The Australian Consumer Law (ACL) is the main provision that overlooks issues between customers and consumers. Manufacturers that supply goods are governed by the liability provisions of the ACL. This is a safeguard to ensure customers are protected. When a product is faulty, the manufacturer generally faces the legal consequences. Additionally, consumers can claim compensation if they suffer loss or damage due to the defect. However, legal limits do apply, so continue reading to know how product liability works.

Who’s to Blame for My Faulty Product?

A product has a safety defect if it does not meet certain safety standards owed to the public. However, this varies based on the product; a children’s toy and car, for example, would have different requirements. The court has the final say in whether something is considered a safety defect or not.

If a product is found to have a safety defect, then there are statutory defences a manufacturer can rely on to protect themselves. These mainly include if the safety defect did not exist at the time of supply by the manufacturer, or the safety defect could not have been discovered at the time of manufacturing because there was insufficient scientific or technical knowledge at that time.

Time Limits

There are of course time limits for when someone can make a claim. Otherwise, the provision would be abused and overused if people made claims against items that are outdated and obviously malfunctioning. Consumers have three years to bring an action from the time they become aware, or would have reasonably known of the loss, defect and identity of the manufacturer.

Additionally, the action must commence within 10 years of the time the manufacturer supplied the goods with safety defects. Hence, you can’t make a claim against an item that was on shelves in the 1980s.

Case Study

Product liability cases tend to dominate the media when word gets out because the public needs to be warned. Common cases have involved Samsung Galaxy phones and NutriBullets exploding. In particular, Apple was fined $9 million for making false or misleading representations which led to customers believing that they were not entitled to repairs or replacements. Note, this is close to the maximum penalty of $10 million for breaching the Australian Consumer Law.

Compensation Claims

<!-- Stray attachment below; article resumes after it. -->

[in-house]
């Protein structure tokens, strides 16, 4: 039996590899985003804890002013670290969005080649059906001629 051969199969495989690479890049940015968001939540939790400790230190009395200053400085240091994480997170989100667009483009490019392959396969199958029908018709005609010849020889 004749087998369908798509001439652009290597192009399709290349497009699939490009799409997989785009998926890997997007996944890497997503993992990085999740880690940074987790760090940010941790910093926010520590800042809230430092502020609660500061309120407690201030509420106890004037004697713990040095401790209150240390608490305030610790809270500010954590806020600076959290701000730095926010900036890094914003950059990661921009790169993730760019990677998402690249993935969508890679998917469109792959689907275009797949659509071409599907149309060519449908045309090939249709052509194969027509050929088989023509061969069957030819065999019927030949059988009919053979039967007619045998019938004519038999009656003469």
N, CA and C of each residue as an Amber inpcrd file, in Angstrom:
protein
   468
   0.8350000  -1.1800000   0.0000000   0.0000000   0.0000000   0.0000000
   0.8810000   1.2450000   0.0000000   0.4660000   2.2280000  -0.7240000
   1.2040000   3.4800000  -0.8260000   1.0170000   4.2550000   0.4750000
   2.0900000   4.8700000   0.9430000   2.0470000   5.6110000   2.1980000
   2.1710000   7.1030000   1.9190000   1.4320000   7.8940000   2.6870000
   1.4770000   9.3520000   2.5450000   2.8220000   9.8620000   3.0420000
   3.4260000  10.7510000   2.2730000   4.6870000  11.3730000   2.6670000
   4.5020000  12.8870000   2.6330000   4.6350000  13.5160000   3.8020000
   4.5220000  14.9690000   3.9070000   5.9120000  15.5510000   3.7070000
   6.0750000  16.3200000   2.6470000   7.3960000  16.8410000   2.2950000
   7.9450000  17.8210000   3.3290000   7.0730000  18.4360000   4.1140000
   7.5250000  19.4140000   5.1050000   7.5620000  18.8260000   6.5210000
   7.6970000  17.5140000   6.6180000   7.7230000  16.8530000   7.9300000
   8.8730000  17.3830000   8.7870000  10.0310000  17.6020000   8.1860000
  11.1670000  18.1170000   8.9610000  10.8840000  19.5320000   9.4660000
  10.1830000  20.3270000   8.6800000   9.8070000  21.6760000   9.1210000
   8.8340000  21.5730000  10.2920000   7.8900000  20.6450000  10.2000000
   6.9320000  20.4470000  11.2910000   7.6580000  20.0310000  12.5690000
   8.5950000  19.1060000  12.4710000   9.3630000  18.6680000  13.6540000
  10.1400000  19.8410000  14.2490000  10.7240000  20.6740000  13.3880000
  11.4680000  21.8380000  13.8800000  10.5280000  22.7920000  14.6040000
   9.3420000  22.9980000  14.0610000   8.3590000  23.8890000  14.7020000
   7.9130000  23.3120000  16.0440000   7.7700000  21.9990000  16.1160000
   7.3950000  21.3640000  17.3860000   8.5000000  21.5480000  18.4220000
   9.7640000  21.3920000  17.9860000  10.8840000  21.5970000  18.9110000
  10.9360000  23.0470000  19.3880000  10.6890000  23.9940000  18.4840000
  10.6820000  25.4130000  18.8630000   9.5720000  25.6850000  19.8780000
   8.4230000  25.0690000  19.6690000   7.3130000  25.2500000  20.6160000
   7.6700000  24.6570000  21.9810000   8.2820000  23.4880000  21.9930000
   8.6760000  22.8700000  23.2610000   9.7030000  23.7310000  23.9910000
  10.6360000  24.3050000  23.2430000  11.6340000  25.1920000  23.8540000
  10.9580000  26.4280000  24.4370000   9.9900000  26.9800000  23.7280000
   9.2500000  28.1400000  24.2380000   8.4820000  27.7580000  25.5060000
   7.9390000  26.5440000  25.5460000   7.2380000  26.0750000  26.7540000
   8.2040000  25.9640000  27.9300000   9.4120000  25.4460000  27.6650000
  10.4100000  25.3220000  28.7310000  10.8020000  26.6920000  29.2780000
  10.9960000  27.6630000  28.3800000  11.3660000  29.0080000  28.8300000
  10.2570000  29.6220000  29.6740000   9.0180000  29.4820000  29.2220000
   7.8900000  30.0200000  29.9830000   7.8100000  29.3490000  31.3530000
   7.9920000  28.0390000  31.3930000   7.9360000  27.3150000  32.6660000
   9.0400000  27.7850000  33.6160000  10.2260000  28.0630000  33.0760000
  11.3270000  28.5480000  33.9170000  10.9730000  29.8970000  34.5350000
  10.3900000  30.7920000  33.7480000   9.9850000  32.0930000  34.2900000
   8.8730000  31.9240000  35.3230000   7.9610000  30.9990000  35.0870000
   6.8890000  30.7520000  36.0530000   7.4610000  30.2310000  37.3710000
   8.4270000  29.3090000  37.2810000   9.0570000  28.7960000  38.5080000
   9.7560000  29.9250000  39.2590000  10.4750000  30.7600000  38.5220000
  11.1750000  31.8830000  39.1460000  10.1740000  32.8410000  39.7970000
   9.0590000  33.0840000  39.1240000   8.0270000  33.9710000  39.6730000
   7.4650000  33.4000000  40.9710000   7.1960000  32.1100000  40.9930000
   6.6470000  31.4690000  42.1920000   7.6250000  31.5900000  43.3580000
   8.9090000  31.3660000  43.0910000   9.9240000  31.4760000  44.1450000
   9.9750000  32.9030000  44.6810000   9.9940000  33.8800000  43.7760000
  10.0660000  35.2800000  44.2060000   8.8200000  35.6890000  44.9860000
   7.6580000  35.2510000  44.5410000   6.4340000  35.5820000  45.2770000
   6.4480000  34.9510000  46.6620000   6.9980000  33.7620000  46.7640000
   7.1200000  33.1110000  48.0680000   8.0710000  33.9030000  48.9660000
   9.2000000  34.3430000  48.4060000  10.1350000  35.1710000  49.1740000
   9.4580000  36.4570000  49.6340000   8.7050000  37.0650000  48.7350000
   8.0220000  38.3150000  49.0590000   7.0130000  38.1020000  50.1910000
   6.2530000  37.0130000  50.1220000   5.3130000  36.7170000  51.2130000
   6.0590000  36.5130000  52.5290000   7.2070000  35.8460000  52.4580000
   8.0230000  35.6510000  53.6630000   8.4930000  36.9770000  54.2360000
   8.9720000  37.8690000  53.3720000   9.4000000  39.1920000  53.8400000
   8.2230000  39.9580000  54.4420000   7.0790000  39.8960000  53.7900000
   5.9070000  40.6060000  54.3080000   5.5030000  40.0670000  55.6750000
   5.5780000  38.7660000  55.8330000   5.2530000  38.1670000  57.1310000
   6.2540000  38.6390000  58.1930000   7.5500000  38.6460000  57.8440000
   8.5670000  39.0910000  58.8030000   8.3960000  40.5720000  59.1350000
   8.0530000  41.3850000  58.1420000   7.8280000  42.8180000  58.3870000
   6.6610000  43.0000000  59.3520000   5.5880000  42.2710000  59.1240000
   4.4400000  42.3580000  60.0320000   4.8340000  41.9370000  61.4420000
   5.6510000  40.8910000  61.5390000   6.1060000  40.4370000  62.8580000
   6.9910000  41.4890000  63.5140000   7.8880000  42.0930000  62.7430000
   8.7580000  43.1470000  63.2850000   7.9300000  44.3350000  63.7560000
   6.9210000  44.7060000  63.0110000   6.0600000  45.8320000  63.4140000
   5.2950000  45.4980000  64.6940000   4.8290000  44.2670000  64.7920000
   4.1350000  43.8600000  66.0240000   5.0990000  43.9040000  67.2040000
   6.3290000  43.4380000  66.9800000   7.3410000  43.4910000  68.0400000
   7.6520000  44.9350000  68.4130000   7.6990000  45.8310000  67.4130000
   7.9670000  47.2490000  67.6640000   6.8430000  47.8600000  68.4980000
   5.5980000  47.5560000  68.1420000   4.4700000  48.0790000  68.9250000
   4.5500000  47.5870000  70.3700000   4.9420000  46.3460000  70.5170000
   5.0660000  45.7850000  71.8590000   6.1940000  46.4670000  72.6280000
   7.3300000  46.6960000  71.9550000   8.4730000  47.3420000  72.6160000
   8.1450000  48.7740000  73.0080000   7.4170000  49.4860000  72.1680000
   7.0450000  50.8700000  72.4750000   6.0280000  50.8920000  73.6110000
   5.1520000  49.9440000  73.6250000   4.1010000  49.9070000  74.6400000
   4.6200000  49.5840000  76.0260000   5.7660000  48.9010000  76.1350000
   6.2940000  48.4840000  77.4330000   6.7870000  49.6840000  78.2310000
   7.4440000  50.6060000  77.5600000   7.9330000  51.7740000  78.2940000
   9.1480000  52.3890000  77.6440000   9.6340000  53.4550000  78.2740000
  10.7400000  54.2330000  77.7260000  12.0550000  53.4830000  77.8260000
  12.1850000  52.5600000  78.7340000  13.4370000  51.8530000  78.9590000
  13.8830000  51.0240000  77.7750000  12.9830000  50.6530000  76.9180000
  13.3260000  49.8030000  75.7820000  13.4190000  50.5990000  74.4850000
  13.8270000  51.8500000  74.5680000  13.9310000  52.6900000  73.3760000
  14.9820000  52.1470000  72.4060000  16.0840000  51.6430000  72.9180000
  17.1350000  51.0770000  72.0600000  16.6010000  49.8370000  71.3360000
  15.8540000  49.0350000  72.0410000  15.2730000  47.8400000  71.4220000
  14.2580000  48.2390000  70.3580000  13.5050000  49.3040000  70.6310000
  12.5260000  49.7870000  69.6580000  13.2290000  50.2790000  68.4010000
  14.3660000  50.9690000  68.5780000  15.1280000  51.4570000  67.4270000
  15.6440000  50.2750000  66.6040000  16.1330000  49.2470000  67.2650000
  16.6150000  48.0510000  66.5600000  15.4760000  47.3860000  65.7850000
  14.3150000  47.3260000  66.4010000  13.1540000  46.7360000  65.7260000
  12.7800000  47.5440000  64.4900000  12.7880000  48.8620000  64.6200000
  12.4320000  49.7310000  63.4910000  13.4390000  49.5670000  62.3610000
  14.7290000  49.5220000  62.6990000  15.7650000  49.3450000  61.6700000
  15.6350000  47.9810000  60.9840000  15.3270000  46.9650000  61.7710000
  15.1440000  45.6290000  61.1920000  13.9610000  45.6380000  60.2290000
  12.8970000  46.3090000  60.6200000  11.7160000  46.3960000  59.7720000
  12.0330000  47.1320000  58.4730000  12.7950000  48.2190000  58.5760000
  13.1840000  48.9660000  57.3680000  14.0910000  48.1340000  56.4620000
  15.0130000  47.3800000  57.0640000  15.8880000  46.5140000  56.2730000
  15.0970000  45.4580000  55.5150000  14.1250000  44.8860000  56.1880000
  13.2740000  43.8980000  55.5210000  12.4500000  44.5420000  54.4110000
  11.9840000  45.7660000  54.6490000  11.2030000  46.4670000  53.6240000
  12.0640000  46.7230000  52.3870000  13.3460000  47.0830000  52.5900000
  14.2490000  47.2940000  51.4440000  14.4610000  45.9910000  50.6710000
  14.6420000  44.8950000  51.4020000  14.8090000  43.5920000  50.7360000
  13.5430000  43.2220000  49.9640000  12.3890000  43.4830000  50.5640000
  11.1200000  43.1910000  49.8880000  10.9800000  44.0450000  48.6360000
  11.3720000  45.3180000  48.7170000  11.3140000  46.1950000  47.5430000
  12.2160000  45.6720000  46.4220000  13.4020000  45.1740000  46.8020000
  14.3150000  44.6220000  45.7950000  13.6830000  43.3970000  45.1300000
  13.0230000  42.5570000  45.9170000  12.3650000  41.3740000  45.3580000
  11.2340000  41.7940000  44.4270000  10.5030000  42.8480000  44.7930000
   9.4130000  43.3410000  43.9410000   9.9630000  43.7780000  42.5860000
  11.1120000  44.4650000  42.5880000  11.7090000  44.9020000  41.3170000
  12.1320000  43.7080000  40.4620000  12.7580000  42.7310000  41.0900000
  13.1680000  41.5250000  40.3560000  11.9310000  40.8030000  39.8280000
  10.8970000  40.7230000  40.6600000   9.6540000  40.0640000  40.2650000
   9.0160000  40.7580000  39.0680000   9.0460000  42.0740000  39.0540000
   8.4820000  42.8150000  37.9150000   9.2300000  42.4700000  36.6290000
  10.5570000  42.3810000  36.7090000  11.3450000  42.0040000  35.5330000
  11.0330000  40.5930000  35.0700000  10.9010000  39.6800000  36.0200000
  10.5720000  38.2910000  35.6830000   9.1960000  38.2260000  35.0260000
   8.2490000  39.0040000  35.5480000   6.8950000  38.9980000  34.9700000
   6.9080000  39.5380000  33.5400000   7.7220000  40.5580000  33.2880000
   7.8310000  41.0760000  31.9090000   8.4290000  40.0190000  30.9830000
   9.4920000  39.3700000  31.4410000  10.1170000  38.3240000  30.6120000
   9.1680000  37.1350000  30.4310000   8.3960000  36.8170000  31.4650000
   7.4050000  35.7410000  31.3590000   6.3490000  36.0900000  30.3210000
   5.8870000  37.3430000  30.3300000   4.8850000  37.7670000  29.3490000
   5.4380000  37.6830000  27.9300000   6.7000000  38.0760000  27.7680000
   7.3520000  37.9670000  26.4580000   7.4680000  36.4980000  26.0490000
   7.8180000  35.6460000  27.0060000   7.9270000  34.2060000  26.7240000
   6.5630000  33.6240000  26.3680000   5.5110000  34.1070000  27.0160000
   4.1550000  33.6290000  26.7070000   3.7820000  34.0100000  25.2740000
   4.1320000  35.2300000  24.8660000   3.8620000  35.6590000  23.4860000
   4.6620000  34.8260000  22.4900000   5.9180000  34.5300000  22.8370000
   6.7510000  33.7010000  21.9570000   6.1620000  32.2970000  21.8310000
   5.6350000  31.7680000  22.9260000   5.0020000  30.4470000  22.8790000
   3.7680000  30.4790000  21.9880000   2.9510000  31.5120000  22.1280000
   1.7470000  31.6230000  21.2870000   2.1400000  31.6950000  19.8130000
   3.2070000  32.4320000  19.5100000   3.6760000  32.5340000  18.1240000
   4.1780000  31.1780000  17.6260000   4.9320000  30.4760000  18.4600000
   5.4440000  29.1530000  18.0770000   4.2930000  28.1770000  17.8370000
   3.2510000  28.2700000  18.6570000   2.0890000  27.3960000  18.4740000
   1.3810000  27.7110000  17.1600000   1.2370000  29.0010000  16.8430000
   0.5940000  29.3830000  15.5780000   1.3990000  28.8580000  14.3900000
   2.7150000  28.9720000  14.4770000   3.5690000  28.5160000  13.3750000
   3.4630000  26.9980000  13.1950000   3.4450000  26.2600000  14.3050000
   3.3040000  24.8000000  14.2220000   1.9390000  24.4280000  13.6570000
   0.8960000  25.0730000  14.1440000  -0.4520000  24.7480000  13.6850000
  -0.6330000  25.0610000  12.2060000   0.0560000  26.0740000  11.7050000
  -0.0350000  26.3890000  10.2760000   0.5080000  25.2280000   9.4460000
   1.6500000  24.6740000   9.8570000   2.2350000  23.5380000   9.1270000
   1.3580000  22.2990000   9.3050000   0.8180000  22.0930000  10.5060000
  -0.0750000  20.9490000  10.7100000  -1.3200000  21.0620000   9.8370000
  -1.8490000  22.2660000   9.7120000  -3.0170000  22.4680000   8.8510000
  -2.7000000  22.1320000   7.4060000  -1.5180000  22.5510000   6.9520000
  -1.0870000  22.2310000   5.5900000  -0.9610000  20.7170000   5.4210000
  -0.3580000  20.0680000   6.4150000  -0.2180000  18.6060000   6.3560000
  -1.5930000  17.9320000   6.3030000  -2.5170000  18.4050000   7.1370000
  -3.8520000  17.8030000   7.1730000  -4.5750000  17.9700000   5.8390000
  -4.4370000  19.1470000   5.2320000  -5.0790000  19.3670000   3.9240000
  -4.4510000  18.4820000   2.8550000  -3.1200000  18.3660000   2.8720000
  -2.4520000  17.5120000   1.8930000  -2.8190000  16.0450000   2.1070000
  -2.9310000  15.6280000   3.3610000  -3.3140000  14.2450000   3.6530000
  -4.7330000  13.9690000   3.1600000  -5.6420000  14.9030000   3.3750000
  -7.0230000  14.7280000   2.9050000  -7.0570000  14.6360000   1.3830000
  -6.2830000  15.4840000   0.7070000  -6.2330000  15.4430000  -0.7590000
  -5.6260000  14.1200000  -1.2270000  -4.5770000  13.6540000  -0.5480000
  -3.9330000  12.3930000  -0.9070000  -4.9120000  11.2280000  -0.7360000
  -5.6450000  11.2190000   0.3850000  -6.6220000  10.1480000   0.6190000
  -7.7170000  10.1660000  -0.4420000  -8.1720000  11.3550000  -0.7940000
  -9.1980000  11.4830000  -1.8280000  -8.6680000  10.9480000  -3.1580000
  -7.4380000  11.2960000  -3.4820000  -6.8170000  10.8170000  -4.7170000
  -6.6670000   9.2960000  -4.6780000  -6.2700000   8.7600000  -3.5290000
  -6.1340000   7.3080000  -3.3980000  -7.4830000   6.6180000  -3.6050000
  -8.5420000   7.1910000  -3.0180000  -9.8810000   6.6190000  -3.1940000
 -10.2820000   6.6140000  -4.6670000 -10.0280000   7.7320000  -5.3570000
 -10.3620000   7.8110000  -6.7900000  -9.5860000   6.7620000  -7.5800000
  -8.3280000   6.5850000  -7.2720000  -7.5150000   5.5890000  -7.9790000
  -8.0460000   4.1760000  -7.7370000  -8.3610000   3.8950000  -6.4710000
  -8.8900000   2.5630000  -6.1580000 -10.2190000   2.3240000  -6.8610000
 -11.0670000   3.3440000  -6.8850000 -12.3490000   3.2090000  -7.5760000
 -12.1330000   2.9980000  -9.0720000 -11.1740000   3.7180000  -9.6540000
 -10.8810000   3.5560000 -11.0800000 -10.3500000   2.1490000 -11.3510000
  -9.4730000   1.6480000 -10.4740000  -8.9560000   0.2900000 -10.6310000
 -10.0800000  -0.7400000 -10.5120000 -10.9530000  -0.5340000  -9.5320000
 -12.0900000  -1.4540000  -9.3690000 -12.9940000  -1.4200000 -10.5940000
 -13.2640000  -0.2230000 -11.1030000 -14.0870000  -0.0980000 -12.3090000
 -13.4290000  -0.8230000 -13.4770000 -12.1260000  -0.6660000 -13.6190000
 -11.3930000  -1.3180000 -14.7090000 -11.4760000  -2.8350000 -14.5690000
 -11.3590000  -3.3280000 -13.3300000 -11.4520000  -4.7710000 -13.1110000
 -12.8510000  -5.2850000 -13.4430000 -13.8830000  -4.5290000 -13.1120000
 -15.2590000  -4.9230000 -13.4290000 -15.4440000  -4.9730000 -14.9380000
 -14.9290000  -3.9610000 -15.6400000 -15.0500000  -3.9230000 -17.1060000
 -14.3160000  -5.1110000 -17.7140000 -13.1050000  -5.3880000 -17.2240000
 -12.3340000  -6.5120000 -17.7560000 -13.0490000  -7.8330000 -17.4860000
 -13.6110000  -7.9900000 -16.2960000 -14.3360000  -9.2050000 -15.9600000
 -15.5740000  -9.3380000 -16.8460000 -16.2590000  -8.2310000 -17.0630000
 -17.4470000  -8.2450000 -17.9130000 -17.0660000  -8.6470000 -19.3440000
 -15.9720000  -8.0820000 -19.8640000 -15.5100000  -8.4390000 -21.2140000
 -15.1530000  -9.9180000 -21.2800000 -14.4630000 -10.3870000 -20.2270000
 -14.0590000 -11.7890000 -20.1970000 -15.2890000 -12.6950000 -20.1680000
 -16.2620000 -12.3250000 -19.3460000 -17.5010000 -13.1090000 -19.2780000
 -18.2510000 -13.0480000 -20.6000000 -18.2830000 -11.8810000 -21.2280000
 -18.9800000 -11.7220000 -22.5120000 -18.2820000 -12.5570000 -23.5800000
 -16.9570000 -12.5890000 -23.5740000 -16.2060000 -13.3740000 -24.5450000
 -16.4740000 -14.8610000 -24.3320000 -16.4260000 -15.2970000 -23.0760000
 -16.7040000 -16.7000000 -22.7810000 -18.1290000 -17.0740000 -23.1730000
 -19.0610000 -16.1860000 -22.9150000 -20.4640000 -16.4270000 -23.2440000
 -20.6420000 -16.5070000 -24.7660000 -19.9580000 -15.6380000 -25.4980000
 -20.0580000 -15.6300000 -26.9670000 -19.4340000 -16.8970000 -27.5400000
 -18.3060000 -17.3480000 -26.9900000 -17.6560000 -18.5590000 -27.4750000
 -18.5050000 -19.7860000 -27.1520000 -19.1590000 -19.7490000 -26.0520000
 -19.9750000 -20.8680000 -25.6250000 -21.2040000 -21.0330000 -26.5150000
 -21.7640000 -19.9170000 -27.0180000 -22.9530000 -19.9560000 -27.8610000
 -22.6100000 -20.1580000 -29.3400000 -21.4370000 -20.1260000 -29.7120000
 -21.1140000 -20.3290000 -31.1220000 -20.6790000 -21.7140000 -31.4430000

If you have suffered loss or damage because of a product, you can make a claim under the ACL. Loss and damage includes if you have suffered an injury, death or economic loss due to damage the product caused to your house or belongings.

When deciding if a product is defective, a court will consider:

  • The product’s purpose
  • Reasonable uses of the product
  • Advertisement of the product
  • The instructions, manuals or packaging warnings

Legal Proceedings

Not every matter has to go to court. In fact, there are various ways you can proceed with an action. Action can be taken under the law of torts, contracts or even common law. Contacting a consumer protection agency such as the Australian Competition & Consumer Commission can be a helpful first step. Through their website, you can write a complaint letter, lodge a complaint, and seek consumer advice. We recommend consulting a consumer lawyer today, to see which pathway best suits your circumstances.

Unsure where to start? Contact a LawPath consultant on 1800 529 728 to learn more about customising legal documents and obtaining a fixed-fee quote from Australia’s largest legal marketplace.

Kimberly La

Kimberly is an intern at LawPath, who has a passion for advocacy and community service. She currently studies a double degree of Law and Commerce (Economics) and hopes to use her legal knowledge to make effective change in the future. She has a particular interest in government policy and aspires towards making the law more accessible to people from disadvantaged backgrounds.